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Can clouds help the surge in post?

By Tom Coughlin
Coughlin Associates
San Jose
tom@tomcoughlin.com

At the 2013 Digital Hollywood Conference (www.digitalhollywood.com), the moderator in one session indicated that post activity in 2013 is up 40 percent from 2012.  However what appears to be driving this new post demand is production of Internet-based content (e.g. NetFlix sourced video) rather than traditional studios and channels.

If content is made for the Web, then it might make sense to look closer at Web-based tools for video workflows. Since video files are often quite large, digital storage in the cloud will play an important role in Web-based products. We will look at a few of these services that were on display at the 2013 NAB show, including cloud editing and post, cloud-based play-out and cloud-based disaster recovery services for broadcasters.

Web based tools and storage are enabling new capabilities for long range collaborative work which works well for proxy viewing and other lower-resolution download-based services, however the high latency can be an issue for more real-time high resolution, high frame rate work since coast to coast communication latency can be about 100ms.

Prime Focus announced its CLEAR Hybrid Cloud technology platform and diital content services. These services are meant to support multi-platform content production. Prime Focus's CLEAR platform will provide multi-platform content operations, enterprise digitization, mobility, contextual advertising, cloud editing and content analytics.  It is interesting to see "cloud editing" on this list since this requires much faster access to content and potentially higher data rates. It is likely that this approach works best for compressed lower resolution proxy content where the editing is generating an editing decision list (EDL).

Deluxe showcased its cloud-based play-out platform, which they called MediaCloud.  The platform includes select tools for HD video content creation, management and online delivery, as well as additional Deluxe media services that can include archiving.  As a result of working directly on the cloud Deluxe says that it can deliver an exceptionally short time-to-air and significantly lower costs and overhead for their customers.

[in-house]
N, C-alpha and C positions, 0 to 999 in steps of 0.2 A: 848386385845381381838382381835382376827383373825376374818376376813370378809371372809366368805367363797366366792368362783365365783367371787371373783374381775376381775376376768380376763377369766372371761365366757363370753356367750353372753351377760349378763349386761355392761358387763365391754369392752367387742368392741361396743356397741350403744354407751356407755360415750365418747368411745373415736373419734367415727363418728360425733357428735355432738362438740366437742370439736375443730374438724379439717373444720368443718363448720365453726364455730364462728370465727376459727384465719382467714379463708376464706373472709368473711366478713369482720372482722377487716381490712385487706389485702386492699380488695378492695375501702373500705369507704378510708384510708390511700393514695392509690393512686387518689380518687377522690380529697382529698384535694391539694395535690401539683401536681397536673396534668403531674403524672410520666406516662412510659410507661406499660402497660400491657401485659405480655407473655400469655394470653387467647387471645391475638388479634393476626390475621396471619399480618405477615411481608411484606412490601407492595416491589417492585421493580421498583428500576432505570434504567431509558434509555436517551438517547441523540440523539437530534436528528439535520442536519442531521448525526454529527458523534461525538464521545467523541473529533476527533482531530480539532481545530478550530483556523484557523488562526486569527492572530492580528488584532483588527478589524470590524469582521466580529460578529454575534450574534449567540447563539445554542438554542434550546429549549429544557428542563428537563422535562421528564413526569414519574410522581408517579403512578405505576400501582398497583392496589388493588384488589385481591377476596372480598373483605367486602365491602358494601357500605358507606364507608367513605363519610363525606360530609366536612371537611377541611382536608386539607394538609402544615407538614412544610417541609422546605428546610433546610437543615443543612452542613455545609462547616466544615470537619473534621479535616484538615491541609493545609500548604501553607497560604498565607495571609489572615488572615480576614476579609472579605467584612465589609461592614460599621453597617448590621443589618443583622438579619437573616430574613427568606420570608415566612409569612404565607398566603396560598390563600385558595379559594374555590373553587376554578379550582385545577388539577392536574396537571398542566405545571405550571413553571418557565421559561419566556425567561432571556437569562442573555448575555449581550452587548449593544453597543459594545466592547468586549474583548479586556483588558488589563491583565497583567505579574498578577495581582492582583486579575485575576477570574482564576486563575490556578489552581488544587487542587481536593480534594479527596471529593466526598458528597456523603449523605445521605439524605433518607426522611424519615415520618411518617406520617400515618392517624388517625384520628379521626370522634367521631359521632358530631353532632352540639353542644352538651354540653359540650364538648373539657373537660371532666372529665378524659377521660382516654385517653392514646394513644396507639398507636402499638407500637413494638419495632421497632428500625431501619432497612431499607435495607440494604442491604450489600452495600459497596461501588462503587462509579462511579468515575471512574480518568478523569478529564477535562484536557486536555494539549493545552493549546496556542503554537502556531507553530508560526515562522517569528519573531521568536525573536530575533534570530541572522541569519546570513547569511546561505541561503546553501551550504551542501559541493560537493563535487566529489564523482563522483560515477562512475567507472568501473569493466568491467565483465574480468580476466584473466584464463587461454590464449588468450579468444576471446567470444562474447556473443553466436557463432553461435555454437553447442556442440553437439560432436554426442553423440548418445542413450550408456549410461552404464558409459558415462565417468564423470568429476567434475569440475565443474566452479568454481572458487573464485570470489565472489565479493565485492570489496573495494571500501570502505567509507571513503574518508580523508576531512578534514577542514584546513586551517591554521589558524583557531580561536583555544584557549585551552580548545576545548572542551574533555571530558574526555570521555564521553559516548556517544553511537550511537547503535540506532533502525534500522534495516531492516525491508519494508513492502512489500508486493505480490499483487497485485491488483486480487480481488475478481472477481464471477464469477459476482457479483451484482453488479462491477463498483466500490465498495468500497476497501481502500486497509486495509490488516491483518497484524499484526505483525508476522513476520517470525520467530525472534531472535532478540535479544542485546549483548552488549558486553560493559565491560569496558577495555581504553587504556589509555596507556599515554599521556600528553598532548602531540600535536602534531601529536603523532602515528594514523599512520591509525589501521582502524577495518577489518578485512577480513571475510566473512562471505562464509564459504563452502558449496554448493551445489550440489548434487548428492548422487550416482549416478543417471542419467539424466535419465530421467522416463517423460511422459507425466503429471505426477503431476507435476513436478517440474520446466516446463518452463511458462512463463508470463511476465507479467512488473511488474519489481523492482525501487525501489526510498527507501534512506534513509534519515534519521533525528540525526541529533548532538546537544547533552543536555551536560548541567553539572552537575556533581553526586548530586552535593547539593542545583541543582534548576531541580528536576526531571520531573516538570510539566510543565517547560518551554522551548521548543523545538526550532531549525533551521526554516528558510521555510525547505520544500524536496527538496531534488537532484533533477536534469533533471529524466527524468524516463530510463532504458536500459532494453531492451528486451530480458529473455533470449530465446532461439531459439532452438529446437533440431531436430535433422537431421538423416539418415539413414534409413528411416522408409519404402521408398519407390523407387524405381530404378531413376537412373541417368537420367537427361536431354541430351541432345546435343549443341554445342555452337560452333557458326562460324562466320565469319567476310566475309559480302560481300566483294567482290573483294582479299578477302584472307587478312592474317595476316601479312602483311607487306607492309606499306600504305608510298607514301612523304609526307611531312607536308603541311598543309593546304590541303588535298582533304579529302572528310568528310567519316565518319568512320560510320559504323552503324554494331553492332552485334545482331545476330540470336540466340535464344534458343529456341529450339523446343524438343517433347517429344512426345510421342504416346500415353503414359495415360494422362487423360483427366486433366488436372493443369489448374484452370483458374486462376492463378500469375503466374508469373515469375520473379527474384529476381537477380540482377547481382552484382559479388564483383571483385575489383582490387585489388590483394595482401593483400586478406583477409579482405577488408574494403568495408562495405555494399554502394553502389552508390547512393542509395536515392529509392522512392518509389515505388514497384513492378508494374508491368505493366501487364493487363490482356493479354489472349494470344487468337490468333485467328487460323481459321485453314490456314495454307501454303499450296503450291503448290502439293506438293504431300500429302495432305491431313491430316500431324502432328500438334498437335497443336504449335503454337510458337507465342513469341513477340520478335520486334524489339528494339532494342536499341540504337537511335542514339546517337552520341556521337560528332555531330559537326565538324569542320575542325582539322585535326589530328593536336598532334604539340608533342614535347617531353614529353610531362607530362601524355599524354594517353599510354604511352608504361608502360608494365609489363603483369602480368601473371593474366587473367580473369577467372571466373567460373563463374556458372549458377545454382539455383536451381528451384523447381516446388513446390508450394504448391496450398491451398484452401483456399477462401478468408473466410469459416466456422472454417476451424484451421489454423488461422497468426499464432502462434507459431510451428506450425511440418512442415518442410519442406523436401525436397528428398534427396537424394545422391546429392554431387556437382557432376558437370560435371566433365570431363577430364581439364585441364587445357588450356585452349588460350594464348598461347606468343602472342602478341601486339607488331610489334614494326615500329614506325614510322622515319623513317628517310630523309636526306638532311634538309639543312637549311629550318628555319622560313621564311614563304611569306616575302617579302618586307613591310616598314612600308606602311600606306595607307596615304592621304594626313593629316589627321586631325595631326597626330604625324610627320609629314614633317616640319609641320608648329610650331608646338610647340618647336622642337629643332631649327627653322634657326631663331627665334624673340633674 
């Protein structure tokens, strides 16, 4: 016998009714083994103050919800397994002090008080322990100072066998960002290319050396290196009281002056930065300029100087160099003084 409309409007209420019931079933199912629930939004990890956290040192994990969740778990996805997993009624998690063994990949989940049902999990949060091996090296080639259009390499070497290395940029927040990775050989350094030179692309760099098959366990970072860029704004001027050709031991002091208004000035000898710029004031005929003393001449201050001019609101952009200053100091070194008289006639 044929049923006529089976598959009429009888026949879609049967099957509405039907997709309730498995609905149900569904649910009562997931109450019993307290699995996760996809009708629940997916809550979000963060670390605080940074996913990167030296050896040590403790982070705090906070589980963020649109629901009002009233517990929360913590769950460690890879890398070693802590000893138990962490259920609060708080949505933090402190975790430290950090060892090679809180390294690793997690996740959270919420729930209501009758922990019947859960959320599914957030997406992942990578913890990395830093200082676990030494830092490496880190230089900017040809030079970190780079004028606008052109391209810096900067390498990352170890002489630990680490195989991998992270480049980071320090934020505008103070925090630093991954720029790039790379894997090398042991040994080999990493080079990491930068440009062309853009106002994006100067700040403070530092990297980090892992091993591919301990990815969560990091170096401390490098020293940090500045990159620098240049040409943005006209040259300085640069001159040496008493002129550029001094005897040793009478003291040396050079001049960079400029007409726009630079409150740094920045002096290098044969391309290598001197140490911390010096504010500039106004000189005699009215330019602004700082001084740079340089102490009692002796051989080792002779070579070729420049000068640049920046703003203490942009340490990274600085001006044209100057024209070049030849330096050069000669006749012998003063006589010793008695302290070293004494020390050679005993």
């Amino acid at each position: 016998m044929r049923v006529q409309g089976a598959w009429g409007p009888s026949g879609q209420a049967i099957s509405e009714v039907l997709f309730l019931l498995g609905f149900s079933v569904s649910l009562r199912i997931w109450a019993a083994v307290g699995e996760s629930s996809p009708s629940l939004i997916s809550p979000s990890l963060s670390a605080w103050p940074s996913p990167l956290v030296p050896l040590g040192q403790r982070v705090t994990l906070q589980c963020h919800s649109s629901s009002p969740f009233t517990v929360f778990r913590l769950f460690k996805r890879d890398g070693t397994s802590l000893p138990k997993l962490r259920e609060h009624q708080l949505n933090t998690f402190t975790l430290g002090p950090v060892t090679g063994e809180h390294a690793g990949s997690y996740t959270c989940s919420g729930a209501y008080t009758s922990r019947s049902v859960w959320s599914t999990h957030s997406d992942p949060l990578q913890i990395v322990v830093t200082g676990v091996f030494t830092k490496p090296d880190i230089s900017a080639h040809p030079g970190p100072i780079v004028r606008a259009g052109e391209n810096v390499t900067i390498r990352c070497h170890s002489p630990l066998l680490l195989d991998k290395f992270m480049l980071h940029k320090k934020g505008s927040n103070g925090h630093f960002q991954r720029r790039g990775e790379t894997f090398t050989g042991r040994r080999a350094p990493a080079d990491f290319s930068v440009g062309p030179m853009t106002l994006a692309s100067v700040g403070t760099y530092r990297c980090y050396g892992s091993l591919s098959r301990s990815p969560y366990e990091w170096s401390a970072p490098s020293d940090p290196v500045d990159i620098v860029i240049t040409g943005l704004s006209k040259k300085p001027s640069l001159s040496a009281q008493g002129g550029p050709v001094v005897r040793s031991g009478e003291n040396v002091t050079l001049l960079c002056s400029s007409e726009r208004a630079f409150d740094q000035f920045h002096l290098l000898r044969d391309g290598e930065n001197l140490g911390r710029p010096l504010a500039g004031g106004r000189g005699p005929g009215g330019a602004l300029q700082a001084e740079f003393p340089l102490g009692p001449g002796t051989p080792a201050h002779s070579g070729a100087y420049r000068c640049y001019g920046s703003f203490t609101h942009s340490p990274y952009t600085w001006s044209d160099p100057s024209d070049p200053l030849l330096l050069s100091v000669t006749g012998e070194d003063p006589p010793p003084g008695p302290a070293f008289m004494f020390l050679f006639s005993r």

Front Porch Digital has a cloud-based storage service called LYNX that is being used by broadcasters via Ericsson as a cost-effective disaster play-out recov ery solution providing a redundant capability that can be used if the original content is not available. LYNX can ingest content from tape or as file-based media.  By sharing a standardized recovery platform between multiple customers the individual costs can be significantly reduced.  Note also that Front Porch Digital is integrating Sony's new Optical Disc Archive product into its DIVArchive CSM system (pictured, right).

Remote data center services, including digital storage, are playing an ever more important role in producing content.   We expect that the rise of on-line driven content will make the role of on-line storage even more important. The increase of online driven content will also drive demand for on-line workflow tools. Used together this may make faster time to play-out possible and also provide new tools for disaster recovery and service continuity.

Thomas Coughlin runs the data storage consulting company Coughlin Associates (http://www.tomcoughlin.com), which produces the Storage Visions Conference. He is a frequent blogger for Post Magazine.


Posted By Tom Coughlin on May 08, 2013 10:05 am | Permalink 
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